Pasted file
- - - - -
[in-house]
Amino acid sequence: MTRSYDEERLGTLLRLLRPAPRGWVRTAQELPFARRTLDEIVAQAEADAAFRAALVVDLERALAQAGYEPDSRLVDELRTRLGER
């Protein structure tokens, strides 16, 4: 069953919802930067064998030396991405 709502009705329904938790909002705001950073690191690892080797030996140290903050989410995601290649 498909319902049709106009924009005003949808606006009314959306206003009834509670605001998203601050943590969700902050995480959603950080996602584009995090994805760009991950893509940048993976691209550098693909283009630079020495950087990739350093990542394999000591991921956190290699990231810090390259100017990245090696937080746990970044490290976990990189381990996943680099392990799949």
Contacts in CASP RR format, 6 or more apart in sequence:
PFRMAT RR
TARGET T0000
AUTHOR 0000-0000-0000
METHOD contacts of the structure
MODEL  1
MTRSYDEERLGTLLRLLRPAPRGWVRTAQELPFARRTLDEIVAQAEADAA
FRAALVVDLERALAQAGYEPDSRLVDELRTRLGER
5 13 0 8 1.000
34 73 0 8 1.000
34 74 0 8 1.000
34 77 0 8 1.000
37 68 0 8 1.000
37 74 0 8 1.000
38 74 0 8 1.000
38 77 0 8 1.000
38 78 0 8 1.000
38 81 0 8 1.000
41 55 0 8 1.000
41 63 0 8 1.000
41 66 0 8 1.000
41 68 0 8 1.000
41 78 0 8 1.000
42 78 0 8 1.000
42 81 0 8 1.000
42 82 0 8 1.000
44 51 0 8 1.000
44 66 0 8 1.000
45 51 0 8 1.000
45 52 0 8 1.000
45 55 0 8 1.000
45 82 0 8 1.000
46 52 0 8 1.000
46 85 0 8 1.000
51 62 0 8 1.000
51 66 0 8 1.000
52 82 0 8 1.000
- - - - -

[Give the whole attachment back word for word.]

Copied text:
[in-house]
Amino acid sequence: MTRSYDEERLGTLLRLLRPAPRGWVRTAQELPFARRTLDEIVAQAEADAAFRAALVVDLERALAQAGYEPDSRLVDELRTRLGER
């Protein structure tokens, strides 16, 4: 069953919802930067064998030396991405 709502009705329904938790909002705001950073690191690892080797030996140290903050989410995601290649 498909319902049709106009924009005003949808606006009314959306206003009834509670605001998203601050943590969700902050995480959603950080996602584009995090994805760009991950893509940048993976691209550098693909283009630079020495950087990739350093990542394999000591991921956190290699990231810090390259100017990245090696937080746990970044490290976990990189381990996943680099392990799949």
Contacts in CASP RR format, 6 or more apart in sequence:
PFRMAT RR
TARGET T0000
AUTHOR 0000-0000-0000
METHOD contacts of the structure
MODEL  1
MTRSYDEERLGTLLRLLRPAPRGWVRTAQELPFARRTLDEIVAQAEADAA
FRAALVVDLERALAQAGYEPDSRLVDELRTRLGER
5 13 0 8 1.000
34 73 0 8 1.000
34 74 0 8 1.000
34 77 0 8 1.000
37 68 0 8 1.000
37 74 0 8 1.000
38 74 0 8 1.000
38 77 0 8 1.000
38 78 0 8 1.000
38 81 0 8 1.000
41 55 0 8 1.000
41 63 0 8 1.000
41 66 0 8 1.000
41 68 0 8 1.000
41 78 0 8 1.000
42 78 0 8 1.000
42 81 0 8 1.000
42 82 0 8 1.000
44 51 0 8 1.000
44 66 0 8 1.000
45 51 0 8 1.000
45 52 0 8 1.000
45 55 0 8 1.000
45 82 0 8 1.000
46 52 0 8 1.000
46 85 0 8 1.000
51 62 0 8 1.000
51 66 0 8 1.000
52 82 0 8 1.000